Trimming is that part of a lawn care where the yard artist can express himself. I have many bushes, flowers and shrubs lining my house. These are the accent pieces that set me apart from my neighbors. I had never attempted to trim my hedges before and I had to go about it carefully. I had no weed eater, trimmer or even a good scissors. My lawyers made me get rid of that stuff after the little accident I had last year with my now estranged-neighbor's also estranged wife. (Some people just are not very forgiving.) Also, my doctor has recommended on several occasions that I remove all items from my house that could in any way harm me if they became lodged in an orifice at great speed. After asking for a clarification, the doctor also recommended the removal of objects capable of making orifices of their own accord. Needless to say, my house is pretty much vacant. I therefore felt I had only one option—using the mower as my trimmer also.

I immediately began to make some design modifications to create my newest invention—the gasoline powered mower/trimmer/juicer. It didn't take long to figure out why you don't see these babies on the shelves of the local hardware every day. Basically from the onset I was faced with difficulties, the most obvious one is how to hang on to the mower while trimming. I solved this problem by hacksawing off the first two feet of the mower handle. I then duct taped a broken broom handle to each of the ends I had just cut. At the front of the mower on its chassis I torched a hole through which I strung two yellow nylon ropes. I tied these two six-foot rope ends together making a loop attached to the mower on the front.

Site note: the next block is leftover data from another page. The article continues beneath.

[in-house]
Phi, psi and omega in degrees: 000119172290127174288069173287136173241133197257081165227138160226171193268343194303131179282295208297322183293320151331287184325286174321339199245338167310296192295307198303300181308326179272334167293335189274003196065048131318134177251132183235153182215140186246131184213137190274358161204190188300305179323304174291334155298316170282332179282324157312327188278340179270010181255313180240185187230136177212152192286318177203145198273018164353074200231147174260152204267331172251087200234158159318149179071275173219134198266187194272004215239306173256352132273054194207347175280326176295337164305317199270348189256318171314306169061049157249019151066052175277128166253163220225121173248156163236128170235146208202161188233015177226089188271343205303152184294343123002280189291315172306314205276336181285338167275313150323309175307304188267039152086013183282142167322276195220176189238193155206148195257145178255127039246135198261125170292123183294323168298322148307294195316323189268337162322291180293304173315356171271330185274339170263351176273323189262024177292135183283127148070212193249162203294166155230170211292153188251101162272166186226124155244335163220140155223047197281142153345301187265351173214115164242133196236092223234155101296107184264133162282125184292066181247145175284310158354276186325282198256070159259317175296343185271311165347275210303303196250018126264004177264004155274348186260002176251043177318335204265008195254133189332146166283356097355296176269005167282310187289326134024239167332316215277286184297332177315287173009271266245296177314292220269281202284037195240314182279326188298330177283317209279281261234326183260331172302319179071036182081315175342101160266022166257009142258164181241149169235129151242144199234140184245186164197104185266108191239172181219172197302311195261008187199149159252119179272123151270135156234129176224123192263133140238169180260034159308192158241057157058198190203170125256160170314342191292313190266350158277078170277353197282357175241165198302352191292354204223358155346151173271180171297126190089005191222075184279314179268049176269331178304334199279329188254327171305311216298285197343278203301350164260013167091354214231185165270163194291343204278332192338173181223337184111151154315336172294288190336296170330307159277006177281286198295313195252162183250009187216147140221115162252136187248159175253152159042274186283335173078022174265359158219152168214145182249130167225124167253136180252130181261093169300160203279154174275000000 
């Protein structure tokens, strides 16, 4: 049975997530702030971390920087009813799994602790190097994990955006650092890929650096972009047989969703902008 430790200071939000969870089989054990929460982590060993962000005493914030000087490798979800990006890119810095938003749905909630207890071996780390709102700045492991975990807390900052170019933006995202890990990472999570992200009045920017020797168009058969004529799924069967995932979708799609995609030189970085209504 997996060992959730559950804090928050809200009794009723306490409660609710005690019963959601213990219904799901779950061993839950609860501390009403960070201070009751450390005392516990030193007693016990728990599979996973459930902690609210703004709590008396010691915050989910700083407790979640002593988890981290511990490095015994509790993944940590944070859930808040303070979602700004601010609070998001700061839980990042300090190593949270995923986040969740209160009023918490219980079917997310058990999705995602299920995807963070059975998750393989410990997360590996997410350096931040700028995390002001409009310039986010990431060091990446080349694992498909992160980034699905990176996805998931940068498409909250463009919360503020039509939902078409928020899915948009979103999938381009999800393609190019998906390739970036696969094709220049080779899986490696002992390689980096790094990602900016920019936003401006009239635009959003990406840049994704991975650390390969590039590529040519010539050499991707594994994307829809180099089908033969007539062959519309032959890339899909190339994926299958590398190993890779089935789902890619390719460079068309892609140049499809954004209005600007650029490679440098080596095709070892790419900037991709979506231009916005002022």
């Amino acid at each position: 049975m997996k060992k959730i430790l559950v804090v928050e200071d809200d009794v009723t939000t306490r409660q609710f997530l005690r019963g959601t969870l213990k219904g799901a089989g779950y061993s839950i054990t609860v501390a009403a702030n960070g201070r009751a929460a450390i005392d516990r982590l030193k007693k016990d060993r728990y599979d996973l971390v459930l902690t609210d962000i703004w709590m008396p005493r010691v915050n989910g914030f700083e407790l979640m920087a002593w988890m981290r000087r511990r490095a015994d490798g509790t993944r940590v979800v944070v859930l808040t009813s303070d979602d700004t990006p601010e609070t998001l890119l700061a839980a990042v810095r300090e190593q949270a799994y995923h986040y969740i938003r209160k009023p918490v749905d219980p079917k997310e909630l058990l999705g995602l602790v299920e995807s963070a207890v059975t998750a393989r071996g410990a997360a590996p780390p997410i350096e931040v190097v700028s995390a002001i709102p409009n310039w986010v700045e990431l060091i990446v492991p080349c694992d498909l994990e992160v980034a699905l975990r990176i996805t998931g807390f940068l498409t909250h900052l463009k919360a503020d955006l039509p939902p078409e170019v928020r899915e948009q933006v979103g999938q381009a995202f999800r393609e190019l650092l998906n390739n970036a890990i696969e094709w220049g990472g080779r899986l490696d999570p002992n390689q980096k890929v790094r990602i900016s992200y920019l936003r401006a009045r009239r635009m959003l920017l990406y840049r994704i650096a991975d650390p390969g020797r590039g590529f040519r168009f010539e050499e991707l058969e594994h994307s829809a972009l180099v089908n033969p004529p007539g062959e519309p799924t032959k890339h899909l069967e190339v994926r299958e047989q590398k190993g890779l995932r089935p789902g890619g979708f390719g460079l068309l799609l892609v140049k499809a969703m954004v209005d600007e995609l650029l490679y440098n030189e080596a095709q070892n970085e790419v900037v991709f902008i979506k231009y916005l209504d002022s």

On the left side of the mower I torched out a hole, just the proper size so that I could slide my fingers inside and get a good grip on the mower (I could use the grass discharge shoot as a handle on the right side.) After these quick alterations I was already able to lift the mower by the grips in the side of the machine, and hoist it up with the broom handle in contact with my lower belly. I then took the looped rope and flipped it over my back. This would allow me to distribute the weight of the mower to different parts of my body rather than just having to support it with my arms alone.

I was ready to crank that sucker up! The adrenal gland was doing some serious work about this time also. The engine started on the first pull and wobbled around the floor of the garage as if possessed. I approached it with some caution but unfortunately for me, caution usually takes a back seat to impulsive behavior. I discovered almost immediately that the finger holes needed to be grasped while not extending any digits into the path of the mower blade. A little duct tape and the fingers were almost as good as new and I knew the blood would wash out of the jeans.